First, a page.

Welcome to Play This, a regular series in which we recommend games that we think is worthy of your time and attention. Games are chosen for either their outstanding design, their narrative intrigue, their originality, their social importance or a combination of all of these and more.
Starting a story with a question is a tried and tested literary technique, with some of our most beloved and celebrated novels, films and games using it as our portal into a new world. One Night Stand, an interactive visual novel from Lucy Blundell, opts for this recognised opening, the question a simple one: What happened?
With memory lost in a fuzz of alcohol, phone battery dead, physical clues limited and your assumed partner in casual fornication lying next to you in an unfamiliar bed, both of you naked, Blundell tempts us to find out how this millennial male fantasy of no-strings attached sex came to be. By working through deductions and talking to our new friend the story of the previous evening starts to come into focus, and thus the structure of the game's progression is defined.
When viewed in this way One Night Stand works in that it is skillfully written to the point that it pulls you through its short running time multiple times; your decisions and actions resulting in various different endings. These pathways converge and separate intelligently, allowing you to learn something fresh with each play and eventually work out the details of what happened and how. Soon enough, however, it dawns on you that the real reason you’re playing isn’t to fill in the gaps of the previous night’s partying, it’s to get to know this hitherto stranger you’ve woken up with.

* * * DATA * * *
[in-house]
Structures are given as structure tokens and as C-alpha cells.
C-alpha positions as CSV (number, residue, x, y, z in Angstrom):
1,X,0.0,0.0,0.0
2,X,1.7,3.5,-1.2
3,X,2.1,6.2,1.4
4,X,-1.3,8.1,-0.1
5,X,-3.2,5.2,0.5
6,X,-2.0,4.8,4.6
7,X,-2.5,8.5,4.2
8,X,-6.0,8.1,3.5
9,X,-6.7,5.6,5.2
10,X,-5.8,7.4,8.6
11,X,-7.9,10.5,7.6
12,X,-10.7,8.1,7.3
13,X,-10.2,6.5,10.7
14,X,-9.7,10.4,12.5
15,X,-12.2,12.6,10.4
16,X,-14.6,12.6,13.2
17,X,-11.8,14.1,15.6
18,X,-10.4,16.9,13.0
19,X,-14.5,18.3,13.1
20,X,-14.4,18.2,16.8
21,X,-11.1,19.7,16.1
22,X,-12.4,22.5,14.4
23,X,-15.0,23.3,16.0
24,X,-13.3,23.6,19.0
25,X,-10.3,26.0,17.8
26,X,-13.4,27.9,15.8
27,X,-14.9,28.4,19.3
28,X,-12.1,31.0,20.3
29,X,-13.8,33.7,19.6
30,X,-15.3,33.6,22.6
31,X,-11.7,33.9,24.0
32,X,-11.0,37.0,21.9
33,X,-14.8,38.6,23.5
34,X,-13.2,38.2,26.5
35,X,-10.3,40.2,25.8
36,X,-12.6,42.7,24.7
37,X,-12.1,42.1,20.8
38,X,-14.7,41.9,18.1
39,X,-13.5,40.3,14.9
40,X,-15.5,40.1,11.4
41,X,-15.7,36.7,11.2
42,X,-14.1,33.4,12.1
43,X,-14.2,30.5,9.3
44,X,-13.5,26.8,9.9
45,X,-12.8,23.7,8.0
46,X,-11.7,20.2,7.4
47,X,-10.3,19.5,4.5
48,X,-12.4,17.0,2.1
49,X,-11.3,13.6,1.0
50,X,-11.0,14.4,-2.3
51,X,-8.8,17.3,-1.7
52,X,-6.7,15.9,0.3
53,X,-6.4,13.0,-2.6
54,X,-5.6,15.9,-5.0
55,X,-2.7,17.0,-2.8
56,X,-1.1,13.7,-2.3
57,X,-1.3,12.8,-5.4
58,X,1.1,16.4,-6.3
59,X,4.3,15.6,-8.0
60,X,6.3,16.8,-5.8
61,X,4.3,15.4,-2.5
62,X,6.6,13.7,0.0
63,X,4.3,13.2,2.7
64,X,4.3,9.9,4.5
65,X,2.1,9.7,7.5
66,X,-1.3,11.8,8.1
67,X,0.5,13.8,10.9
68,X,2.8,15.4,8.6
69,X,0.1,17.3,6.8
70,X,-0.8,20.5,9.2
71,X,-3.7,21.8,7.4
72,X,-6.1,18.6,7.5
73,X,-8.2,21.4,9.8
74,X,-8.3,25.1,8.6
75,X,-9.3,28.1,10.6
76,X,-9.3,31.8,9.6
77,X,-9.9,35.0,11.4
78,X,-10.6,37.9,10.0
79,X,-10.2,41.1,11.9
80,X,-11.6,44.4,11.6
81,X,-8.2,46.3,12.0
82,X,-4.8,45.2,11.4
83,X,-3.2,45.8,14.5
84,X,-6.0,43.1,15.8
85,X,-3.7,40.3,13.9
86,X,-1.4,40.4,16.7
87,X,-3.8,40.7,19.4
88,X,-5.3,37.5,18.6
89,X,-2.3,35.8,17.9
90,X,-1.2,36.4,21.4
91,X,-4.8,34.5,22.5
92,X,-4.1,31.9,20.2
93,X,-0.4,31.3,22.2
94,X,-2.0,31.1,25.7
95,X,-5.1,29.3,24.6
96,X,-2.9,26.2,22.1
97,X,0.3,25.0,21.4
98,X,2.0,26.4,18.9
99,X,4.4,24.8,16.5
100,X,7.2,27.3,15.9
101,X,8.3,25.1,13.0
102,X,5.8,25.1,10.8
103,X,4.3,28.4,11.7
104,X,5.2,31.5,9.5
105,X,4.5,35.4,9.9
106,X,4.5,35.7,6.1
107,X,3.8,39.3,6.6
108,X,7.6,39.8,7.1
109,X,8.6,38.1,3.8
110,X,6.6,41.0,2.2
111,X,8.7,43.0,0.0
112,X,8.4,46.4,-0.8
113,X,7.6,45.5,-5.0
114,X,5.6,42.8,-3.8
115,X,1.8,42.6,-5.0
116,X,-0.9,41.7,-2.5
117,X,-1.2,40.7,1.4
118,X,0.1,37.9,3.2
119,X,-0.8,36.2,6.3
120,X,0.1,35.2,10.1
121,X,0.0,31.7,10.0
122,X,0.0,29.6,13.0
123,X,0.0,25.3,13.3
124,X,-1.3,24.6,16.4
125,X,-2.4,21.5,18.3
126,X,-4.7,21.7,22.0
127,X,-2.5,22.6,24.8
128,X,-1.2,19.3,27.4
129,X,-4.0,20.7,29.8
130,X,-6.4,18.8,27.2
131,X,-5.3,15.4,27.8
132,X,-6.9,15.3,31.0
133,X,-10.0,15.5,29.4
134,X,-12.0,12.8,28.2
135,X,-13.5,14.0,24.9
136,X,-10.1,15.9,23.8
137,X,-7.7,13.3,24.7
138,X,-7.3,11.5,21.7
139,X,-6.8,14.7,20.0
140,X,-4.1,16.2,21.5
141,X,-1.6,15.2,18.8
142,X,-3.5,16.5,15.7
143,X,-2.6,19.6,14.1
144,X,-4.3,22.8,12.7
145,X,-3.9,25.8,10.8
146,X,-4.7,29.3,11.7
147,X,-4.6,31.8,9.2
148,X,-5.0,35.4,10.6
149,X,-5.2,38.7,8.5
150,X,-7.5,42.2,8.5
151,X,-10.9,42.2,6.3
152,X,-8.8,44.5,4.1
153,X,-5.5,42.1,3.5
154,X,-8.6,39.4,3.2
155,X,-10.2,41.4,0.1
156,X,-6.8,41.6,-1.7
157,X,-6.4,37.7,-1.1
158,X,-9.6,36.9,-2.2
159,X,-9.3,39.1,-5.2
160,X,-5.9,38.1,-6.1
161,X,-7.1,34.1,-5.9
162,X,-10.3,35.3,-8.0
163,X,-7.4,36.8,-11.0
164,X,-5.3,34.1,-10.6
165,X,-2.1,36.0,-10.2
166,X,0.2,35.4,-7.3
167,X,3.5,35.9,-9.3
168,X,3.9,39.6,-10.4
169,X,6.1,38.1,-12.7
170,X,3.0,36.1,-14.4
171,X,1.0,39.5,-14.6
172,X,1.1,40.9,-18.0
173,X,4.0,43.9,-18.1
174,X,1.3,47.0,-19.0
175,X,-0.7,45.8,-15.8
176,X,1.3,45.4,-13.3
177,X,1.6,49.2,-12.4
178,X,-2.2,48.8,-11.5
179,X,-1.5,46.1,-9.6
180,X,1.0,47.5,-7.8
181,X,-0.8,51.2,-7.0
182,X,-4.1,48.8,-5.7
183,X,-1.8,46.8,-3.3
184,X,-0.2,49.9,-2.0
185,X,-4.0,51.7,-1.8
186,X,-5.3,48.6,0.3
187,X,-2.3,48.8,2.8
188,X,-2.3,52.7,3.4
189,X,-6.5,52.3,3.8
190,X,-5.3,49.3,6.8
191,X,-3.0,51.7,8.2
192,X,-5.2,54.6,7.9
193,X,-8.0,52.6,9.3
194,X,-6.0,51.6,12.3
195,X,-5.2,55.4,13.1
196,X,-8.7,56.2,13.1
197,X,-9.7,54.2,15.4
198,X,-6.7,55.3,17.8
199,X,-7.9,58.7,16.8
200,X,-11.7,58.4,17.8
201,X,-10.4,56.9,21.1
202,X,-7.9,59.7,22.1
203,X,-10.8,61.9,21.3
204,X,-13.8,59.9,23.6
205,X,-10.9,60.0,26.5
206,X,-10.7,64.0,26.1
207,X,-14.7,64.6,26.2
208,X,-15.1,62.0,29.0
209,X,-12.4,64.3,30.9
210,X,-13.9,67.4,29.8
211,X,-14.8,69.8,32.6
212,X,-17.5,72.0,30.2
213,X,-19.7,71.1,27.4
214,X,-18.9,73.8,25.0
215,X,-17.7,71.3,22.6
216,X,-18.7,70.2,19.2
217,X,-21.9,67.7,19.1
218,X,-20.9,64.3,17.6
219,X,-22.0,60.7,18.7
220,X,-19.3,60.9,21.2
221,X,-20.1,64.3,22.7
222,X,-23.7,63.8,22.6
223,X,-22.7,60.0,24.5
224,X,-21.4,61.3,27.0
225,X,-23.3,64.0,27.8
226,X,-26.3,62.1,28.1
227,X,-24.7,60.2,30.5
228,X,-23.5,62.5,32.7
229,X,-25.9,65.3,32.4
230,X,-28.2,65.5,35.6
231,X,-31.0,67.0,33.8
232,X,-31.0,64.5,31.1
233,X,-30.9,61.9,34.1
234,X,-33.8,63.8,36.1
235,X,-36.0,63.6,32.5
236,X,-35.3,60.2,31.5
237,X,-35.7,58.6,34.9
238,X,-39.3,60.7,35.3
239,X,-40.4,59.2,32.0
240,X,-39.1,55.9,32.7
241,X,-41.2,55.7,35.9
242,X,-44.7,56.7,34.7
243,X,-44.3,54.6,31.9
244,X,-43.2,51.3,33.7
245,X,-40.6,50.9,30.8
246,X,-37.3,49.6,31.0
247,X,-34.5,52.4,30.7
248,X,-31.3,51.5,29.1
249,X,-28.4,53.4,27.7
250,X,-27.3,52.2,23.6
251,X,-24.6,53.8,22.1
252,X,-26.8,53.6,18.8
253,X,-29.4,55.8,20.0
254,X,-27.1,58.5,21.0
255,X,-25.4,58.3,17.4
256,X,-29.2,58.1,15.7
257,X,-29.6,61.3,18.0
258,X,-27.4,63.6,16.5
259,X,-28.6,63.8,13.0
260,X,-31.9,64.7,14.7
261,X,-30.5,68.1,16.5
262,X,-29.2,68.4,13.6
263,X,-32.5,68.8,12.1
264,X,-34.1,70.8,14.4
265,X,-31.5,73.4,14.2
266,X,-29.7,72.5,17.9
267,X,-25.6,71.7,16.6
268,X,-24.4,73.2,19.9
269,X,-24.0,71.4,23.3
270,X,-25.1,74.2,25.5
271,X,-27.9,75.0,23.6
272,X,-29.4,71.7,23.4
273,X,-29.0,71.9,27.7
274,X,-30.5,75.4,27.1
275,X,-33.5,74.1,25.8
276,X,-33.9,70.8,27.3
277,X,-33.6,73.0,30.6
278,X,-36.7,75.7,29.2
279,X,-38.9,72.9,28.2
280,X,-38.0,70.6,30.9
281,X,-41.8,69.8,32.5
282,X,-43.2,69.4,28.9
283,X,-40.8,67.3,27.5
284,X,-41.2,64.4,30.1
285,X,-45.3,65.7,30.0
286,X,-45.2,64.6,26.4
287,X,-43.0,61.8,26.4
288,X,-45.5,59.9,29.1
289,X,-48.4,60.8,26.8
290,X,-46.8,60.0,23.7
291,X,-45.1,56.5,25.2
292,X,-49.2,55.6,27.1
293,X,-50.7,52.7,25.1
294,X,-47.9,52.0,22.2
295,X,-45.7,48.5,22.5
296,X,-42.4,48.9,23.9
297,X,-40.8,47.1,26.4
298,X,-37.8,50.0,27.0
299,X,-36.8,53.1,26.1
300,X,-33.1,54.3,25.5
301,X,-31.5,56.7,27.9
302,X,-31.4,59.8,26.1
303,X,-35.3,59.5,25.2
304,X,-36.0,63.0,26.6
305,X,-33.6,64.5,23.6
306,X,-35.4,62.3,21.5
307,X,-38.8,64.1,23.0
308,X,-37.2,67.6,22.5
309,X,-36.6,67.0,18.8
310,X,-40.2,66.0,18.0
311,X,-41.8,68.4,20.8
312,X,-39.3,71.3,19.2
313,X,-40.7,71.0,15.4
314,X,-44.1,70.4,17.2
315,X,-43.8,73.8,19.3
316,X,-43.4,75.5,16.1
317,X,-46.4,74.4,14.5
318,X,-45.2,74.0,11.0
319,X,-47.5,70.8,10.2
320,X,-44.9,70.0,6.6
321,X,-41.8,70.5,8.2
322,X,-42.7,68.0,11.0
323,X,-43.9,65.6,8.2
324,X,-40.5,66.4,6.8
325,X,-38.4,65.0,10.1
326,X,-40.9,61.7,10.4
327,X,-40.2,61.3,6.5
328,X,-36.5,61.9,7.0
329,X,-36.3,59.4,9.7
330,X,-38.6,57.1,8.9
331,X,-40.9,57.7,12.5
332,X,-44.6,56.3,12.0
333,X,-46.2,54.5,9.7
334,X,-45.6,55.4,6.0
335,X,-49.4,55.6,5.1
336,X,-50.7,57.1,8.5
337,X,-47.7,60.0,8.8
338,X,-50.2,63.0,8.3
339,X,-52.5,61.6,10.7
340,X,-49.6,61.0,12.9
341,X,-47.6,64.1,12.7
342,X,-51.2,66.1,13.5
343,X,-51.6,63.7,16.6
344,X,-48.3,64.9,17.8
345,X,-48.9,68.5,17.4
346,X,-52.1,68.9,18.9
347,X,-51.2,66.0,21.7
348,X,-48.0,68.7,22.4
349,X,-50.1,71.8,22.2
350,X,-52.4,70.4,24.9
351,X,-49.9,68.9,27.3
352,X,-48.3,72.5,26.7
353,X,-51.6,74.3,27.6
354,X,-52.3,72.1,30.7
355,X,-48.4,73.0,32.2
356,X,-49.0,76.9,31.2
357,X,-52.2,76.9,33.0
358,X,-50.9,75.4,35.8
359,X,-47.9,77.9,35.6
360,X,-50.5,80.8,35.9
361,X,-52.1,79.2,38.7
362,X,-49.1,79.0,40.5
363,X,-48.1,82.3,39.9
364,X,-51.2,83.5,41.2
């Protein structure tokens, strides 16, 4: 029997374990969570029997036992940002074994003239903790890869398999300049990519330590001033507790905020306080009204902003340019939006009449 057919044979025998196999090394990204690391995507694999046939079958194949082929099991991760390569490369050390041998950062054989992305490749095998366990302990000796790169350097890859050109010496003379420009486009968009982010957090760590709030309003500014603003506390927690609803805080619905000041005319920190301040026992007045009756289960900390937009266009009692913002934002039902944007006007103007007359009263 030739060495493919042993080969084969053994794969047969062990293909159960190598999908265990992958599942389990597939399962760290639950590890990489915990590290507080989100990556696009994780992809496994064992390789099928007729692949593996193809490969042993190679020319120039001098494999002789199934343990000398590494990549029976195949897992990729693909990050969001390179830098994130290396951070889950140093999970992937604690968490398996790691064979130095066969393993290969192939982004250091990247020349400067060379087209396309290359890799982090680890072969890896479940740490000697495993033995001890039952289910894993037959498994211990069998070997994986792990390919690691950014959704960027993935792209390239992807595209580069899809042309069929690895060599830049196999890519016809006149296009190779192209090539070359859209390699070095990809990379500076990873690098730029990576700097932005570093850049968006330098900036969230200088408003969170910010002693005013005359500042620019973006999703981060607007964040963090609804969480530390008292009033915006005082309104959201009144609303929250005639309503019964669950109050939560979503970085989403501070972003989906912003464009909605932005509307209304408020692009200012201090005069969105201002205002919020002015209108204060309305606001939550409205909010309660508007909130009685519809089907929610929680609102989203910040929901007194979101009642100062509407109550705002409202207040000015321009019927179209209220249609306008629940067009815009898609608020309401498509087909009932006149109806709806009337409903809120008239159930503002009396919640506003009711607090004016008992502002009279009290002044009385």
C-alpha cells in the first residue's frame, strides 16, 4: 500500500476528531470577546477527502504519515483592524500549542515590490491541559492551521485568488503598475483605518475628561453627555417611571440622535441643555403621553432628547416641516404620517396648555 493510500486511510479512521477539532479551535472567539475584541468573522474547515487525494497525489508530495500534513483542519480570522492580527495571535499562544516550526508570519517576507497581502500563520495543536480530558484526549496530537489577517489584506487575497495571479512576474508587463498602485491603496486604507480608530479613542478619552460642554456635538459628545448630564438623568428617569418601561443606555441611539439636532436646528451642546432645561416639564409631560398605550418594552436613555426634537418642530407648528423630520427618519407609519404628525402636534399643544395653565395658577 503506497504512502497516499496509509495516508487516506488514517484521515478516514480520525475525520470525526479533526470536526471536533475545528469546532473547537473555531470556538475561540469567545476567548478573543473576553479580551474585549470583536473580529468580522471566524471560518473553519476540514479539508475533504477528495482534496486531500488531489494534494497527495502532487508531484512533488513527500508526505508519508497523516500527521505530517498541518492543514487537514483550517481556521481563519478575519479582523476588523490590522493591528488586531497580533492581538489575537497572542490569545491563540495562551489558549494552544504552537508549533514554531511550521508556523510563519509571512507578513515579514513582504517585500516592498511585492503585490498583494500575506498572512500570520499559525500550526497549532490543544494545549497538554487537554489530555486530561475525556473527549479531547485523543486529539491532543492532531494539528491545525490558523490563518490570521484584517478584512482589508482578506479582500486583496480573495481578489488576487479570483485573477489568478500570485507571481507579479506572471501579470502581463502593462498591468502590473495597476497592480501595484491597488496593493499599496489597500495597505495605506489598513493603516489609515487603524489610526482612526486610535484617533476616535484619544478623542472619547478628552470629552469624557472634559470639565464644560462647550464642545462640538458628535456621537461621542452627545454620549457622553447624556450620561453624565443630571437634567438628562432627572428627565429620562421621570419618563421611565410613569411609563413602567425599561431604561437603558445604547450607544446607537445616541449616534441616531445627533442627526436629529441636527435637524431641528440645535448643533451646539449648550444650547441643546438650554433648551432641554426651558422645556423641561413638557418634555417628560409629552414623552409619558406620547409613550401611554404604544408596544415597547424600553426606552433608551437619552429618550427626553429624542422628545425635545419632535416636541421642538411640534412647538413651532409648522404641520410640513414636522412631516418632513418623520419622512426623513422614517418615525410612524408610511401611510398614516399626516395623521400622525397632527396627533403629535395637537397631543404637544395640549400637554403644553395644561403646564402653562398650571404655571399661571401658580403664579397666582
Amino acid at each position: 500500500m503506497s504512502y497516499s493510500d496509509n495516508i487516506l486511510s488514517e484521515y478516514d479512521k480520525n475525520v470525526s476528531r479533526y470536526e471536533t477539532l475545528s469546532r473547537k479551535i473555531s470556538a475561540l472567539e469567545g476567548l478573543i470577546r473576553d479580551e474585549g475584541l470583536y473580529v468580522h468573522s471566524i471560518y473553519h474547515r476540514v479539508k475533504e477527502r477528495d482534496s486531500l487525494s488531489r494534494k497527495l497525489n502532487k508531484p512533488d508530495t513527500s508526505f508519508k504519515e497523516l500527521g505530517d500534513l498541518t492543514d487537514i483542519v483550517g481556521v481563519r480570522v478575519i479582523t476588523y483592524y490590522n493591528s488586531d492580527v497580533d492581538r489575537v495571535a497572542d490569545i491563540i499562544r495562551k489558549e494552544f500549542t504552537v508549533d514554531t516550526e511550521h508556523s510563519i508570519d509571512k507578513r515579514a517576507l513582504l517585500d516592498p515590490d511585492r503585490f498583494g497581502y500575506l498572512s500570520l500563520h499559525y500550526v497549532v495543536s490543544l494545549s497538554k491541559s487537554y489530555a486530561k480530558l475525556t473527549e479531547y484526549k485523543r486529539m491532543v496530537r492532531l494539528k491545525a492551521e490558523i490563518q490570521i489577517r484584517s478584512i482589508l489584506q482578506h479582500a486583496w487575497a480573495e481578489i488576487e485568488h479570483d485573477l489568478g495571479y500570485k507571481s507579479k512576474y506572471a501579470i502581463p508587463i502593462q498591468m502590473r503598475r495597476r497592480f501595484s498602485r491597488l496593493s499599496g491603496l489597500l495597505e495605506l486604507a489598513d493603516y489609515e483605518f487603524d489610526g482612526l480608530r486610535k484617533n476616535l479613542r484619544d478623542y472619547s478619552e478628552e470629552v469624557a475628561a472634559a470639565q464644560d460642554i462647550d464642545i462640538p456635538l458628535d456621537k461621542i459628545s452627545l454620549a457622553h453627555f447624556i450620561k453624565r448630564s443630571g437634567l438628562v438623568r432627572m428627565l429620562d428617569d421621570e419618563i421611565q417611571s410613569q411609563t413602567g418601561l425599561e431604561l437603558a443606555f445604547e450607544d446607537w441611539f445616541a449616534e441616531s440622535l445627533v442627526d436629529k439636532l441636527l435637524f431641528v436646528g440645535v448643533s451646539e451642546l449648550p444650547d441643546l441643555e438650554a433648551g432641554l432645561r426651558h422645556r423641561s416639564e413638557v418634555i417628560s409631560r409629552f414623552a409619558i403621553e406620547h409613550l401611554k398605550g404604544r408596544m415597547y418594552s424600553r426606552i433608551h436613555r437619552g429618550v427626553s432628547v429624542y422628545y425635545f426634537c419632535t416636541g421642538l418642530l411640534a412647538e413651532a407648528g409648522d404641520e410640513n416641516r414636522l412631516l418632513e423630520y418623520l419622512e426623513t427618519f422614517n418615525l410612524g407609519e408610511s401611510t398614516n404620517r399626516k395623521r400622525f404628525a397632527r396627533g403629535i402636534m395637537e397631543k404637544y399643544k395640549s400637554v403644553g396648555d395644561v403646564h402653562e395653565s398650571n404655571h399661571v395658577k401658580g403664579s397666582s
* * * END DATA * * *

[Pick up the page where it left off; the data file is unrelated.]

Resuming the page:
Peeling back the layers overtly intended to create gameplay conflicts reveals the subtleties in her character, her past and hopes for the future, her passions and hates and whether or not, if you begin to like her, a relationship together is possible. At times things can delve into teen romance territory, but even in its most saccharin moments there’s a naivety to the characters and an awkward charm to their situation that shields it from drifting too far towards idealised pubescent fantasy.
Games tend to do sex but not relationships. One Night Stand glosses over the physical action to get us to the good stuff.